Thermal inactivation of enzymes and pathogens in biosamples for MS analysis
2015 (English)In: Bioanalysis, ISSN 1757-6180, E-ISSN 1757-6199, Vol. 7, no 15, 1885-1899 p.Article, review/survey (Refereed) Published
Protein denaturation is the common basis for enzyme inactivation and inactivation of pathogens, necessary for preservation and safe handling of biosamples for downstream analysis. While heat-stabilization technology has been used in proteomic and peptidomic research since its introduction in 2009, the advantages of using the technique for simultaneous pathogen inactivation have only recently been addressed. The time required for enzyme inactivation by heat (approximate to 1 min) is short compared with chemical treatments, and inactivation is irreversible in contrast to freezing. Heat stabilization thus facilitates mass spectrometric studies of biomolecules with a fast conversion rate, and expands the chemical space of potential biomarkers to include more short-lived entities, such as phosphorylated proteins, in tissue samples as well as whole-blood (dried blood sample) samples.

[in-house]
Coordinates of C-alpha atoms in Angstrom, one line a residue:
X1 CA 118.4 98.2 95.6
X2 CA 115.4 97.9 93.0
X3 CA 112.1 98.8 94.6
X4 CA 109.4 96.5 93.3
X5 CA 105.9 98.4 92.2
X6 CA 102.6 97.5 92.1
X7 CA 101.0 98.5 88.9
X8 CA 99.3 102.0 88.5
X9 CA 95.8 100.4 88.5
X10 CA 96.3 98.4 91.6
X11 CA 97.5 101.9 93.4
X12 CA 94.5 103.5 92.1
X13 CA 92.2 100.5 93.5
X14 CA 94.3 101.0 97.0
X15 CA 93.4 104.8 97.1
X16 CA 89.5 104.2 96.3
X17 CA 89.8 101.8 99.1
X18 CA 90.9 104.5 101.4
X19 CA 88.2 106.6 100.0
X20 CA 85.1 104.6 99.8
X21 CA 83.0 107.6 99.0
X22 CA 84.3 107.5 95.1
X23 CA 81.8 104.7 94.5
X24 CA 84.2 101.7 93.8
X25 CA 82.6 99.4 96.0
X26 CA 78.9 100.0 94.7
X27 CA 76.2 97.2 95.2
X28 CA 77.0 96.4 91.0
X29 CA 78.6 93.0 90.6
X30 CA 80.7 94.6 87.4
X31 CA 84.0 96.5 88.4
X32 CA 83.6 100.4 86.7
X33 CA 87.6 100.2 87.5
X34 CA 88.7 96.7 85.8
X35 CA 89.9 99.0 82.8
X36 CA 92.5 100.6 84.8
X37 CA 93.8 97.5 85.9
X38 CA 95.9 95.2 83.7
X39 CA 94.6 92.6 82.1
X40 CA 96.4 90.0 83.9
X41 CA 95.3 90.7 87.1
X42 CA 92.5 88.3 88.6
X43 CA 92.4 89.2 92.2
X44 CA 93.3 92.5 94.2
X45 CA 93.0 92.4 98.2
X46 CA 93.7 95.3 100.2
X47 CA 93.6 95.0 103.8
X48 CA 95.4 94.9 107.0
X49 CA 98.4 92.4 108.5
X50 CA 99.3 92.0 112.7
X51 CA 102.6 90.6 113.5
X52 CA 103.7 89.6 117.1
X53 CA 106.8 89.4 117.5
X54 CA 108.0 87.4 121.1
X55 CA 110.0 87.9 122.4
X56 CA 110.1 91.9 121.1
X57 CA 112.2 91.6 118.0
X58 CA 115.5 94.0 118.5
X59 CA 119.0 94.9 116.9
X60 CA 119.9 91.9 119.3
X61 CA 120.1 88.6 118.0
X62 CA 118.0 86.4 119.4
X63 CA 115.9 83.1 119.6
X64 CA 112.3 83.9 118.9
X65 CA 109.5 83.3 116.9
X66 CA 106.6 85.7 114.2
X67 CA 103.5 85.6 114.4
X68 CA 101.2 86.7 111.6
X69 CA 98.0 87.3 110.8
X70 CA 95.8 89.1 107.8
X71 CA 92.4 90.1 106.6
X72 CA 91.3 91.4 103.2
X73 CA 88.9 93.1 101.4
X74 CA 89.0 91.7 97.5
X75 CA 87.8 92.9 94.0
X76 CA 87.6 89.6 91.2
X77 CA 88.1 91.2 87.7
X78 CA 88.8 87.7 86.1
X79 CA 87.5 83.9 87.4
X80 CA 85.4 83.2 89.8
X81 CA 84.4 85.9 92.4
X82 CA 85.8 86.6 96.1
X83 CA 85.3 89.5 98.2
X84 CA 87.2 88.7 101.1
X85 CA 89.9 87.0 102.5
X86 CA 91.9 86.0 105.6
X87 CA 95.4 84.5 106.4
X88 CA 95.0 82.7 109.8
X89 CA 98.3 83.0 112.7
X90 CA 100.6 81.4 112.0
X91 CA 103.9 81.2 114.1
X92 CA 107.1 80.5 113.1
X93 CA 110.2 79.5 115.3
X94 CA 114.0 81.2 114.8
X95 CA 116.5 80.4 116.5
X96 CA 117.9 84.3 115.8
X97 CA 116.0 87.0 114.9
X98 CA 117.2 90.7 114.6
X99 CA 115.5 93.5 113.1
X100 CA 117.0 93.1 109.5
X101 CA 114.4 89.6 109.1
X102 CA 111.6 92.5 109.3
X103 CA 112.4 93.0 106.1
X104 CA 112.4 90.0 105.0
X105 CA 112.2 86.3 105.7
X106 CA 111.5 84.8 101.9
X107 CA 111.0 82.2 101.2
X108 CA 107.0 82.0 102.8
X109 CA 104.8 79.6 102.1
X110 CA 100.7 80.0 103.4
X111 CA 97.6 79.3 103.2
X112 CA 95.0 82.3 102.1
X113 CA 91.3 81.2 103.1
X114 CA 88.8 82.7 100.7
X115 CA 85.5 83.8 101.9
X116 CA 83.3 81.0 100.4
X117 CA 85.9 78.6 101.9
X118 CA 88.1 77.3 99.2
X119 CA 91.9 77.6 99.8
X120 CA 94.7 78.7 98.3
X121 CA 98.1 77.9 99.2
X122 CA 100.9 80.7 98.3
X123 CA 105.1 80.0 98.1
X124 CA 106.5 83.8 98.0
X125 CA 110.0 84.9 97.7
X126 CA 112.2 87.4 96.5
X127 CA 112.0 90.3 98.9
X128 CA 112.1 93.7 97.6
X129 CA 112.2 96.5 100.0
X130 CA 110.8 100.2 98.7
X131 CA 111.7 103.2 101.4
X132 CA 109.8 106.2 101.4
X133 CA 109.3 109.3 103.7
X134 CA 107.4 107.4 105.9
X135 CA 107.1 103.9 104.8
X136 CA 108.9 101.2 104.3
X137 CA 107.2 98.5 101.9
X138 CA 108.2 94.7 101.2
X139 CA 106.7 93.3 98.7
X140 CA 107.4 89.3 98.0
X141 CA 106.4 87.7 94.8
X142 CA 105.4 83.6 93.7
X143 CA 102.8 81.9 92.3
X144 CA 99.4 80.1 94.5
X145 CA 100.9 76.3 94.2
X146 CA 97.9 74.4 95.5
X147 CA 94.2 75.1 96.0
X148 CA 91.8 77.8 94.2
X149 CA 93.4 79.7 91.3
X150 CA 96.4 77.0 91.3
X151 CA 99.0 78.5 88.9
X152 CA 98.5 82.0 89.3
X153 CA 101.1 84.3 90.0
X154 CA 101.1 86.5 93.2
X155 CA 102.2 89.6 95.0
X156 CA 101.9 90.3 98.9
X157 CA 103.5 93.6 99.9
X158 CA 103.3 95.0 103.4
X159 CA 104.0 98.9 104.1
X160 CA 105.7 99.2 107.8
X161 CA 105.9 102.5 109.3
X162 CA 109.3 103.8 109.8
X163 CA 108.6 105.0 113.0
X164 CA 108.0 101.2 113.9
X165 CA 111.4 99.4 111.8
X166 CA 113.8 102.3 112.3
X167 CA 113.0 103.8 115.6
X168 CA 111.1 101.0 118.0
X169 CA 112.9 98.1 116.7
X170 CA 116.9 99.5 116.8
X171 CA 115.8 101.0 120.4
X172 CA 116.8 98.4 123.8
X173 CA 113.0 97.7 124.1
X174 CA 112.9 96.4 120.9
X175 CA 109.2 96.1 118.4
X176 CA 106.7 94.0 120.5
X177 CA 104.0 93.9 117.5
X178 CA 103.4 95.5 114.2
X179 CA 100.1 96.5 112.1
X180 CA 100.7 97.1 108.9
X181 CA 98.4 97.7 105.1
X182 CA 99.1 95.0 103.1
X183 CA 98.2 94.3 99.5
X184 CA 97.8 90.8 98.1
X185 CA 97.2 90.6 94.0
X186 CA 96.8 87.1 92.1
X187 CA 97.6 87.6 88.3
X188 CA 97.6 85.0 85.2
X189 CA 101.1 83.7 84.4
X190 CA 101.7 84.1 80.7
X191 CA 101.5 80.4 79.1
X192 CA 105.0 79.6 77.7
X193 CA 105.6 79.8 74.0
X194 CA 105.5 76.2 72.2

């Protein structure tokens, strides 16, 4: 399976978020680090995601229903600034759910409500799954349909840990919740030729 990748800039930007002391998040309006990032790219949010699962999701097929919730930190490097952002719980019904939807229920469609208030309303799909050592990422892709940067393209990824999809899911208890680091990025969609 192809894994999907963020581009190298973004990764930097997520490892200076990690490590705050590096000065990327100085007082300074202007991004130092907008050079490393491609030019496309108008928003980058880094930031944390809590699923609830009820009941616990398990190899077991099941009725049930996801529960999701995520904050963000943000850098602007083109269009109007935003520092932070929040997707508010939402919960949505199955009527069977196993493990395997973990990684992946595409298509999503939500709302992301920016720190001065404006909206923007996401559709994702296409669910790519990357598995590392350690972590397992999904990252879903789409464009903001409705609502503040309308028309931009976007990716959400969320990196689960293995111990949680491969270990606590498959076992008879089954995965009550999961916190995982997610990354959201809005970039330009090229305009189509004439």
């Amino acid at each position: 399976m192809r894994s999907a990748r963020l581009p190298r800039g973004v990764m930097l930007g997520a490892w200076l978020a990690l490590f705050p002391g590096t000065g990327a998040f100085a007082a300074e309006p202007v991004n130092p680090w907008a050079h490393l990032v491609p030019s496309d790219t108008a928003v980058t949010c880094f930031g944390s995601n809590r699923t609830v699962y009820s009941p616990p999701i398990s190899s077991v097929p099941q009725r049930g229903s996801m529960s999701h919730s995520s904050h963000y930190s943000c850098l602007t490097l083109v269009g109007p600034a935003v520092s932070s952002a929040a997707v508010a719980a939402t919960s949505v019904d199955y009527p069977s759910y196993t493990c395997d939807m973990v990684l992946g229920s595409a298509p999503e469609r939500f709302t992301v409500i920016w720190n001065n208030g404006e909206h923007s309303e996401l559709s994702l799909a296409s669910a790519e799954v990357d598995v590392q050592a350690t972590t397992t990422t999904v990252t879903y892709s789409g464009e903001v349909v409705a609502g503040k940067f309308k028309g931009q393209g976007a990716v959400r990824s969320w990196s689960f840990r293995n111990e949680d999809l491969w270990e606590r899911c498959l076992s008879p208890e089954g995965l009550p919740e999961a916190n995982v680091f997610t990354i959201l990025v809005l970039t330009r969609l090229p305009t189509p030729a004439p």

Place, publisher, year, edition, pages
2015. Vol. 7, no 15, 1885-1899 p.
Biochemistry and Molecular Biology
IdentifiersURN: urn:nbn:se:uu:diva-264492DOI: 10.4155/bio.15.122ISI: 000360296400007PubMedID: 26295989OAI: oai:DiVA.org:uu-264492DiVA: diva2:860738